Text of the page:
Thursday, June 14, 2012

Intimidation Factor Part II: When The Criminally Brave Attack

Over my interweb-scanning this week, I've found two wildly different tragic stories that show a dramatic lack of fear of guns. 

First, read this horror story of an everyday couple who experienced a home invasion from two rather determined criminals. The cliff notes version for those of you not inclined to read everything I tell you, is that the wife opened fire and wounded one invader and the second continued to press his attack and shot both homeowners. The victims survived, but mostly by luck. 

Though there are many, many teachable points from this story, I will stick to the "intimidation" of a gun. Even after watching his partner in crime take two slugs, baddie #1 pressed his attack. The gun made no difference, though I imagine it would have if he had been shot a few times. But waving a gun around did nothing. Even the "warning shots" did nothing. 

Second, a dimestore Rambo who makes all gun owners look bad was Raul Rodriguez. Mr. Rodriguez took a flashlight, a video camera (who still owns a video camera?), and a gun to go tell his neighbors to turn the music down at their rowdy party. He flashed his gun to the partiers and essentially told them to keep it down or else. He filled his video with cute legalese buzzwords like "stand my ground" and "escalate the situation". But he was sentenced for murder, as I believe he should have been. 

Even though the gun owner in this story was the aggressor, his neighbors were not impressed when he flashed his gun, and further unimpressed when he threatened to shoot them over and over again. Having dealt with neighborhood conflicts like this (albeit none ended with shots fired) as an officer, I would bet that the neighbors thought that Rodriguez wouldn't be dumb enough to shoot someone in their own front yard. But he was. So some of their bravery might have been alcohol and a misguided judgment of Rodriguez's character.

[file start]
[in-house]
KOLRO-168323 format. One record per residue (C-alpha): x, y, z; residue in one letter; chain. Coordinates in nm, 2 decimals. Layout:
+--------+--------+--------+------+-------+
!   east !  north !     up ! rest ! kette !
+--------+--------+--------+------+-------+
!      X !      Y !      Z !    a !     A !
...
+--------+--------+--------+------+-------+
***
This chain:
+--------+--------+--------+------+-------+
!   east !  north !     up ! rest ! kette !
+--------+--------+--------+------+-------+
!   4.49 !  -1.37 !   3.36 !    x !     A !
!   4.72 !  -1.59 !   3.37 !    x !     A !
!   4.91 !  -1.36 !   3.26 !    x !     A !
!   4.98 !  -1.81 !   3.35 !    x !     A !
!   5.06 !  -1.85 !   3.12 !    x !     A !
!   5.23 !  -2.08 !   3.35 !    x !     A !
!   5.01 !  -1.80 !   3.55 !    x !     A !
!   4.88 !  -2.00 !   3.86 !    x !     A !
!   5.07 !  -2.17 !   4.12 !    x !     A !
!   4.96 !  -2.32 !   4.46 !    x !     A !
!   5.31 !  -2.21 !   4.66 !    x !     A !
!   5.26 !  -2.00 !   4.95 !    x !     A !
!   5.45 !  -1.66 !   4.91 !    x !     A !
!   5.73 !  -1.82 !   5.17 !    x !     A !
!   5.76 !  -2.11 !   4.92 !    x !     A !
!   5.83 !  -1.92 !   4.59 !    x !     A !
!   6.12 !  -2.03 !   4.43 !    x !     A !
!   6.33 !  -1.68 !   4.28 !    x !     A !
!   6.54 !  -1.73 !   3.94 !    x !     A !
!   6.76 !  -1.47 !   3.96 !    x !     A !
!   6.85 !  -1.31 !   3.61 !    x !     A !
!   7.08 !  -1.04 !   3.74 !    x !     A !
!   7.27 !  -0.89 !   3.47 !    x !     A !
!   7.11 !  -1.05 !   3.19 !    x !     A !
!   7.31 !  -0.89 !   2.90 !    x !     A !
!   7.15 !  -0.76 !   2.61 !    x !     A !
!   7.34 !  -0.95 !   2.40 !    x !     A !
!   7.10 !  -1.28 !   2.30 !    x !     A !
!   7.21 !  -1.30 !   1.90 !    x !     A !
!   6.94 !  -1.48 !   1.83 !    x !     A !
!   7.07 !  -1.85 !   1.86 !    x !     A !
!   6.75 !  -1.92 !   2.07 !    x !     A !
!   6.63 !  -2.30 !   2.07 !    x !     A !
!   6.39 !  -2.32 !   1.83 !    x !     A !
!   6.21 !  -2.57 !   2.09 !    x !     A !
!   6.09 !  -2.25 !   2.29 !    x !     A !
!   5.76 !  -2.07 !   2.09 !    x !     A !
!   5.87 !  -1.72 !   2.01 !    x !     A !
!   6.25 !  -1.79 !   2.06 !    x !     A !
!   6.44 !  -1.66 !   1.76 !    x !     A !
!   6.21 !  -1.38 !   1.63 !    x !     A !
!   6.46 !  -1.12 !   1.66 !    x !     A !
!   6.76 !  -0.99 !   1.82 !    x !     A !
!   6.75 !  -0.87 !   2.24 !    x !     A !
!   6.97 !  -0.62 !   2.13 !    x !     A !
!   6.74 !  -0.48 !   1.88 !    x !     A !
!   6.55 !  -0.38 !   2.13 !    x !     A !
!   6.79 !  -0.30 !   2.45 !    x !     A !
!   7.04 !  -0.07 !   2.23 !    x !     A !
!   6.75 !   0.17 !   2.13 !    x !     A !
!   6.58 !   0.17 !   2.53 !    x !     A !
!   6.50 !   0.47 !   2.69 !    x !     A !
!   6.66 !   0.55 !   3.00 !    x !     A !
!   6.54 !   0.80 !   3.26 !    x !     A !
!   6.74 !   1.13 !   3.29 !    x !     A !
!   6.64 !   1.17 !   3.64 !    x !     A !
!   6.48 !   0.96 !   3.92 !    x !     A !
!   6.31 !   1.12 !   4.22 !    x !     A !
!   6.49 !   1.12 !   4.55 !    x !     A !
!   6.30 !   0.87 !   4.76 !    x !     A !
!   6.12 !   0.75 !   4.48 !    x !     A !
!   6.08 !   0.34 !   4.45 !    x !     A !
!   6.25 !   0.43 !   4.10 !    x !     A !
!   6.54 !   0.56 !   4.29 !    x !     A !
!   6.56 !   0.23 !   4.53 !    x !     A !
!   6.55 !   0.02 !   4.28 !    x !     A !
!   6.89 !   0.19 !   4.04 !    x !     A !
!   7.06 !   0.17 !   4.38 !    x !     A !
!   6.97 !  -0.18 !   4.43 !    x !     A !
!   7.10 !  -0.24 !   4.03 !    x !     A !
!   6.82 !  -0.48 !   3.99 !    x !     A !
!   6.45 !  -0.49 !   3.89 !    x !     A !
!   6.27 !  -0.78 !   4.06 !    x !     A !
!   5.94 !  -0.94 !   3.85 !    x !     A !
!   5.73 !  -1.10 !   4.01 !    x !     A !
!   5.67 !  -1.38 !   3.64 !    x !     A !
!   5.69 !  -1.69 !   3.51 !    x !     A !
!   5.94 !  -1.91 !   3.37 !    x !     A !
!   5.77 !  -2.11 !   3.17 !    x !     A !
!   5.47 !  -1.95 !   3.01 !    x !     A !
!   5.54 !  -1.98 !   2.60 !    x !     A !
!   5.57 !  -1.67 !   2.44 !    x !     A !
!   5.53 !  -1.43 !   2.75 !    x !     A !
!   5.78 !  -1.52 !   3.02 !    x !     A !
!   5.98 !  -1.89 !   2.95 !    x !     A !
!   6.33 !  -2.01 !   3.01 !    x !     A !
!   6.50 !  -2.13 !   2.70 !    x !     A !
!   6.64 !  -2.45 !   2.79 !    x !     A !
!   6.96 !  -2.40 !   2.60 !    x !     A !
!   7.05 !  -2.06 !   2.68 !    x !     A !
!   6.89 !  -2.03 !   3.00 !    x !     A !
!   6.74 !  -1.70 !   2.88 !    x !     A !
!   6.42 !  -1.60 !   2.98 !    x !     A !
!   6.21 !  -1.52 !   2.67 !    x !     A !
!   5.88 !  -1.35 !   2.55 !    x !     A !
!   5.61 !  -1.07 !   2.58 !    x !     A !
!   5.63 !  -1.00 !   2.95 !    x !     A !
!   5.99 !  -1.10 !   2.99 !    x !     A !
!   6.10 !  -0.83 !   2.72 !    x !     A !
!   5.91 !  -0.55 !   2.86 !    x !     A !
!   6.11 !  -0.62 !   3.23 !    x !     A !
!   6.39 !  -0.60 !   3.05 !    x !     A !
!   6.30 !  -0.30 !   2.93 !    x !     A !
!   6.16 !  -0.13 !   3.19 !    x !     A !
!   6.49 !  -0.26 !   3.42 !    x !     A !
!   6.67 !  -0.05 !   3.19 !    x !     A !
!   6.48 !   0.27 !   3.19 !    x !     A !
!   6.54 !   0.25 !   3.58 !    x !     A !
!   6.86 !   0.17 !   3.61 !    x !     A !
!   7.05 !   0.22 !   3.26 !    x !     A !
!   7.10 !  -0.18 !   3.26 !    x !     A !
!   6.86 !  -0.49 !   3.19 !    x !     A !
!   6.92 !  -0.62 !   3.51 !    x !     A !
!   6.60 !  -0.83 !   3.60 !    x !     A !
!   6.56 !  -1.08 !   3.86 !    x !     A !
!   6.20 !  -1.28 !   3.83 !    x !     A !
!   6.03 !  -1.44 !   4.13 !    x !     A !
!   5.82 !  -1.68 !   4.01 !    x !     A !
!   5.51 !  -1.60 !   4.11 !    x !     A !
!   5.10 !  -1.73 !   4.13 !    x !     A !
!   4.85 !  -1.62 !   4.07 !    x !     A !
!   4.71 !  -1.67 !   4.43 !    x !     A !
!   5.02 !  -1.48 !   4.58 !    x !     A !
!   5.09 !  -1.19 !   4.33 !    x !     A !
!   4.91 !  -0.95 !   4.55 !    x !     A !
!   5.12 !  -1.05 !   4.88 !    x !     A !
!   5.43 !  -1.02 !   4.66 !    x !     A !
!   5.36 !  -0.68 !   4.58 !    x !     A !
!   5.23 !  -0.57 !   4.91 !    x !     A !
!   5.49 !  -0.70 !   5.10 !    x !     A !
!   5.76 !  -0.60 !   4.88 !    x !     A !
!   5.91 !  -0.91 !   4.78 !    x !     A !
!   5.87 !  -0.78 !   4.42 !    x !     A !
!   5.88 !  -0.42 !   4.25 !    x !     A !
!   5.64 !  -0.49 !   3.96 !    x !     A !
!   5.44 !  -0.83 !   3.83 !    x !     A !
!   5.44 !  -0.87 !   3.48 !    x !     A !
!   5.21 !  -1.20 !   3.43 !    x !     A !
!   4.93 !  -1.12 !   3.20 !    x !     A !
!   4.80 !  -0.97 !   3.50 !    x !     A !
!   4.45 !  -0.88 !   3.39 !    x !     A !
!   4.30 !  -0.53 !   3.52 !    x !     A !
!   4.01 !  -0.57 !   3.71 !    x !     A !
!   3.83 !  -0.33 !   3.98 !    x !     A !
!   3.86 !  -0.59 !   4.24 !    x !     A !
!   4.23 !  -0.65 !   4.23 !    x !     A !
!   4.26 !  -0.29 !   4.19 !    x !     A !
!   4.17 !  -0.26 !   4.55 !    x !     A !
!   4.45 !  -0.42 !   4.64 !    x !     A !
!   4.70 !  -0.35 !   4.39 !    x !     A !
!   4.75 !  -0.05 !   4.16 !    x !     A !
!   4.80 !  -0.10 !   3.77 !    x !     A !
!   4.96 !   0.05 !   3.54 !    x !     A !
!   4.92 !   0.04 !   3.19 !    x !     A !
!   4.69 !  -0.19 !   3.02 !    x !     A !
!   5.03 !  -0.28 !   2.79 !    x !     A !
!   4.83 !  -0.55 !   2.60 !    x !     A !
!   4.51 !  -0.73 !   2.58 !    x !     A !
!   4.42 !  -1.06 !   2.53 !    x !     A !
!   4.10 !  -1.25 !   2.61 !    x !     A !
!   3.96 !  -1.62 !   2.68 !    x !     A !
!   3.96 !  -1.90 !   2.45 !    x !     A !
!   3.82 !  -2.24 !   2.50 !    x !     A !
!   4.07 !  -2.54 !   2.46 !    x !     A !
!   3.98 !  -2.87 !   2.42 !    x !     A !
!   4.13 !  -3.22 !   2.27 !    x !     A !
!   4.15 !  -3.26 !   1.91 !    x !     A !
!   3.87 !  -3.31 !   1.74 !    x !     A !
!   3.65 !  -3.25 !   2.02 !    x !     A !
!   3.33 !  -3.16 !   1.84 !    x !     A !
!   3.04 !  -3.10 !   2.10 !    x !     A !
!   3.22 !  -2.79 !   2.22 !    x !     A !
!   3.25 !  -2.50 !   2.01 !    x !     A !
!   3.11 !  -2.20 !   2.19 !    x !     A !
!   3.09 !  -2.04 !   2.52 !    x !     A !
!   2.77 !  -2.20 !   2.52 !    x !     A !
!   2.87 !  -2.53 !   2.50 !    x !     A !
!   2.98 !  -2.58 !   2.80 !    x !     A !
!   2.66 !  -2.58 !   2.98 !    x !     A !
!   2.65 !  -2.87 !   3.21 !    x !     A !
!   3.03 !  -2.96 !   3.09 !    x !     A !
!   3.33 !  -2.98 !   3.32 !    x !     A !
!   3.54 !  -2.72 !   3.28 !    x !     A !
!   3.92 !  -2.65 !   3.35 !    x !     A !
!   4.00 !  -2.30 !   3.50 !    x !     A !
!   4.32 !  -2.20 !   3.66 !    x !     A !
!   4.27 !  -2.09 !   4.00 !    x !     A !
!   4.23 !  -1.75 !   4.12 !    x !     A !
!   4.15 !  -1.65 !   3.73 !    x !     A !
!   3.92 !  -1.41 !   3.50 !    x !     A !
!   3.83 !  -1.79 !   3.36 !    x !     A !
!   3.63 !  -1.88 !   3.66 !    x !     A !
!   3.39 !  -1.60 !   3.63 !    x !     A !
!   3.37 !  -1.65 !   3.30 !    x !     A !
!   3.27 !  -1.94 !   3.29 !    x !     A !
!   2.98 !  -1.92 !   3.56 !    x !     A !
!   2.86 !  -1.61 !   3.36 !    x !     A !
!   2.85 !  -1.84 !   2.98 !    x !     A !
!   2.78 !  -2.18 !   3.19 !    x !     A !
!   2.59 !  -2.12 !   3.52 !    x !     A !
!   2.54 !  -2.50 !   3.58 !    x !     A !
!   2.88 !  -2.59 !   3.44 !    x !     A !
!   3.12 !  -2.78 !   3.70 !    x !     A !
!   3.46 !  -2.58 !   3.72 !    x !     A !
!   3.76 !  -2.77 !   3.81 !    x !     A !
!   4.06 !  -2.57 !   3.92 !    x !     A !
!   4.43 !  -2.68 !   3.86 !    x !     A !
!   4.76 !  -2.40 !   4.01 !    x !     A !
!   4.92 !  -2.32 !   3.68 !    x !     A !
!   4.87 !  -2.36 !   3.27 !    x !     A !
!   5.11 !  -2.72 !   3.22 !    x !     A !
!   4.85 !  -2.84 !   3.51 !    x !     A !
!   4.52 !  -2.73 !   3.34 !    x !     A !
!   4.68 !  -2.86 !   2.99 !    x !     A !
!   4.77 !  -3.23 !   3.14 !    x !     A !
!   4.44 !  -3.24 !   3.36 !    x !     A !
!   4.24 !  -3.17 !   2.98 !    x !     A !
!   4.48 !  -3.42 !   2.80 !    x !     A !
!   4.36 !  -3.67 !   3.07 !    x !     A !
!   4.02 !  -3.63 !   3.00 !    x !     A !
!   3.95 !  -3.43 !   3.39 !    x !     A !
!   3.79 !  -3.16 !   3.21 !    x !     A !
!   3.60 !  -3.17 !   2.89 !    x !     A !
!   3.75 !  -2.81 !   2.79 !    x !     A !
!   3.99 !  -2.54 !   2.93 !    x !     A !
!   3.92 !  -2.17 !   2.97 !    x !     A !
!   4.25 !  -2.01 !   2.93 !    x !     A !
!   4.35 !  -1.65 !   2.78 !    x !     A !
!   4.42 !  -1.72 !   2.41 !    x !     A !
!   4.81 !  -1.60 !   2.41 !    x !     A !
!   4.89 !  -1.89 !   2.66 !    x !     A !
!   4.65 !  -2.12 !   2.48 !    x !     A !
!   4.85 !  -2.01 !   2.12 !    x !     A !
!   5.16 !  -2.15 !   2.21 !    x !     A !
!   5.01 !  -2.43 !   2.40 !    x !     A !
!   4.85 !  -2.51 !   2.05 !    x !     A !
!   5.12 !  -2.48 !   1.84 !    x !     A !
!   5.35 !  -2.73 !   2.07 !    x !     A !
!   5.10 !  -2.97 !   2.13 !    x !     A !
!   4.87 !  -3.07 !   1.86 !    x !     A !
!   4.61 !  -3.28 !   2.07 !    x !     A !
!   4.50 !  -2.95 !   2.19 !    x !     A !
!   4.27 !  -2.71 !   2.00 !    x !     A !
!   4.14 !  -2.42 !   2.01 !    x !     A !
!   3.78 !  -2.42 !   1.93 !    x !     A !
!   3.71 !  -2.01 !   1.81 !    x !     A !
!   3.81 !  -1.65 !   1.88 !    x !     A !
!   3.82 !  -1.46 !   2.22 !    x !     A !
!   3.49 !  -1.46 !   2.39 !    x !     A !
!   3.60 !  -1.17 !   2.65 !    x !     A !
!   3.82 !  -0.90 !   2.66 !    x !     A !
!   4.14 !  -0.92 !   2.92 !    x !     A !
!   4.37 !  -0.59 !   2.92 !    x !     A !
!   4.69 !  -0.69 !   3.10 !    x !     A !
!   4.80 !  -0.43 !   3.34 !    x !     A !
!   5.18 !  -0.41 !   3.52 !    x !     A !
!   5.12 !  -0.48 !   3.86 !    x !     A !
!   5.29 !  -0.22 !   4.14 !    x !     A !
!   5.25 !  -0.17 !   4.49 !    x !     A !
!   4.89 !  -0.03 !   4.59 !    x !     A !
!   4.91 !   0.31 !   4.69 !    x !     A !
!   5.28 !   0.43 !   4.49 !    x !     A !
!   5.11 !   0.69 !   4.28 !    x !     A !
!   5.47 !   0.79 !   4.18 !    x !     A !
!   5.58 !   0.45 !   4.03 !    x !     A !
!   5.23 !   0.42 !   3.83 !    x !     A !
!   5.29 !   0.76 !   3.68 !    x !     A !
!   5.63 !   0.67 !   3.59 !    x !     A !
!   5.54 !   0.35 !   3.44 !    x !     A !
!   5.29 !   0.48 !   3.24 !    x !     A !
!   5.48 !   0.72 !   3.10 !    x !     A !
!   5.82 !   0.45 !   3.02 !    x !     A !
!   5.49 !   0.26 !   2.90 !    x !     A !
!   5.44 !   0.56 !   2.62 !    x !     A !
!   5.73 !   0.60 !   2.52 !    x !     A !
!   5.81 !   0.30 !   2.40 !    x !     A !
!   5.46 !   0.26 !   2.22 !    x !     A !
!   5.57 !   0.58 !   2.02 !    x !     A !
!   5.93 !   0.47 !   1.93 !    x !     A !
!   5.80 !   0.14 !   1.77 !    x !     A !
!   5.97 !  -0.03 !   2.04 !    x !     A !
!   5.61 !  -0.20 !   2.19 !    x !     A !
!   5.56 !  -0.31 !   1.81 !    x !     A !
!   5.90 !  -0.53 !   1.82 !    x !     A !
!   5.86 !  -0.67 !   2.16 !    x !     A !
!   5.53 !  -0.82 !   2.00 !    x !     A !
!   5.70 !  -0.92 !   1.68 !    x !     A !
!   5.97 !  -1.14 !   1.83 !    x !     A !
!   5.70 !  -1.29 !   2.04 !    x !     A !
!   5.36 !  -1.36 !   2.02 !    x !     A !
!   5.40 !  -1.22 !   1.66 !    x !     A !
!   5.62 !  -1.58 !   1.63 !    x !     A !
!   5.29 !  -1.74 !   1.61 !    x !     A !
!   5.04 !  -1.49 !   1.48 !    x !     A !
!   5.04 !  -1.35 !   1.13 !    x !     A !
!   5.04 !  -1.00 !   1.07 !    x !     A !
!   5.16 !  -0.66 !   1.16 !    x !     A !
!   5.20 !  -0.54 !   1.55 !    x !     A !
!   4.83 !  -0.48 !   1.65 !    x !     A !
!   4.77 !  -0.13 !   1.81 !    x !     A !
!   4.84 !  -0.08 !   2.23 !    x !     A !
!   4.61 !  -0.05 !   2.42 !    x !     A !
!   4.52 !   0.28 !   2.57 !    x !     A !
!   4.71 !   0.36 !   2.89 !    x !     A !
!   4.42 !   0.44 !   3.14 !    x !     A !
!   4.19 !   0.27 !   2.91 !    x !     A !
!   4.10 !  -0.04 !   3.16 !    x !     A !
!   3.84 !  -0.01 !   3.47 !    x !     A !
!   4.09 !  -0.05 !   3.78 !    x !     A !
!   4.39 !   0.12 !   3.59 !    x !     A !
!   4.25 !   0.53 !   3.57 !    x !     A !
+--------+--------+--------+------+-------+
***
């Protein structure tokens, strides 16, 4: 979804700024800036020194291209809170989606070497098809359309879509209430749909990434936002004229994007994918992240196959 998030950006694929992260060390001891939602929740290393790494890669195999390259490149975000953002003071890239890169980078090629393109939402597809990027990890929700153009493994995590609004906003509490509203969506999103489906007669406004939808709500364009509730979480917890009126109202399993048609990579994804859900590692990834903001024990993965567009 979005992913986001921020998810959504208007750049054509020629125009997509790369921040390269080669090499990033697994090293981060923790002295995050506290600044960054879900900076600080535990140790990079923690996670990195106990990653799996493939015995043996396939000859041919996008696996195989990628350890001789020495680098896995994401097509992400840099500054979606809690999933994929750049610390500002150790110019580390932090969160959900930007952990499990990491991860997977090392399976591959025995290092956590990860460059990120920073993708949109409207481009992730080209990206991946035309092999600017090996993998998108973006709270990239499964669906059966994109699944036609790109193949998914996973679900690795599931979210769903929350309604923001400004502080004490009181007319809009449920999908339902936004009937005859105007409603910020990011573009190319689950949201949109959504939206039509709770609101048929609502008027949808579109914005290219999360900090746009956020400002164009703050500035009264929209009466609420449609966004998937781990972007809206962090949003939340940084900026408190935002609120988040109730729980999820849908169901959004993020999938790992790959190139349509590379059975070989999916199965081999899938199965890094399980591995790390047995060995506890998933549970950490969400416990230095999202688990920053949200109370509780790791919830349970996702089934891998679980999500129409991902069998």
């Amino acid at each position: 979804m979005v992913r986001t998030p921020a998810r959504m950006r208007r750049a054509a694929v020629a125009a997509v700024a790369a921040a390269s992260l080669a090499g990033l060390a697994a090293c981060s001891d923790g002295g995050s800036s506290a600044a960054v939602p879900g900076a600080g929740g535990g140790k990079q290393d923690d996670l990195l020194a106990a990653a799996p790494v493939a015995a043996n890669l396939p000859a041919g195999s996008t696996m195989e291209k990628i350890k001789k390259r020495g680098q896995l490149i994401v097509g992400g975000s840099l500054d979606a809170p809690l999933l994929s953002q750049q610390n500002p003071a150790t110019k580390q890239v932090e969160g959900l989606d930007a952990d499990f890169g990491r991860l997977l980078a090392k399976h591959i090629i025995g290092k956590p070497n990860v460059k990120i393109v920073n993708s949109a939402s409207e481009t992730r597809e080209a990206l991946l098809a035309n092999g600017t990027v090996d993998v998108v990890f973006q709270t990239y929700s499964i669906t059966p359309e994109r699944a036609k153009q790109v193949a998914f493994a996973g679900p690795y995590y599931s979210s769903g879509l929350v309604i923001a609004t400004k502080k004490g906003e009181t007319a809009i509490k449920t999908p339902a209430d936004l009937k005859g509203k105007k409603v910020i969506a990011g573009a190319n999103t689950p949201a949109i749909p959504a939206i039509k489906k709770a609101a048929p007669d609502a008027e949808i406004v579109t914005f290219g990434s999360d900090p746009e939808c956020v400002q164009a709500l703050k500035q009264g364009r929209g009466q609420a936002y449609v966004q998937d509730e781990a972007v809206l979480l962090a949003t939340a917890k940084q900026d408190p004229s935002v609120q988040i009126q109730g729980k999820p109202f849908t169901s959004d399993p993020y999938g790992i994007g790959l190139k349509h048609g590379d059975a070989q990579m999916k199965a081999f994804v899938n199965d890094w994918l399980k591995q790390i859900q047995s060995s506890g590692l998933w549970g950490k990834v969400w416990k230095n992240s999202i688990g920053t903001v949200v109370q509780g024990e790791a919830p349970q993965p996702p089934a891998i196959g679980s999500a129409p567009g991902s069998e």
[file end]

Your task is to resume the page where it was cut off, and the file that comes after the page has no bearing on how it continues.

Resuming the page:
I bet if you dug even a little, you could find an article showing a criminal fleeing at the first sight of a gun. I don't doubt that some criminals are true opportunists who flee as soon as the going gets tough. But you shouldn't count on that. Humans are wildly unpredictable. Especially when under the effects of drugs and/or alcohol. I have made a number of arrests, and I don't believe I ever arrested a sober person. They were all on something, be it alcohol, prescriptions, or illegal drugs. Don't count on the mere sight of your gun to save you. 

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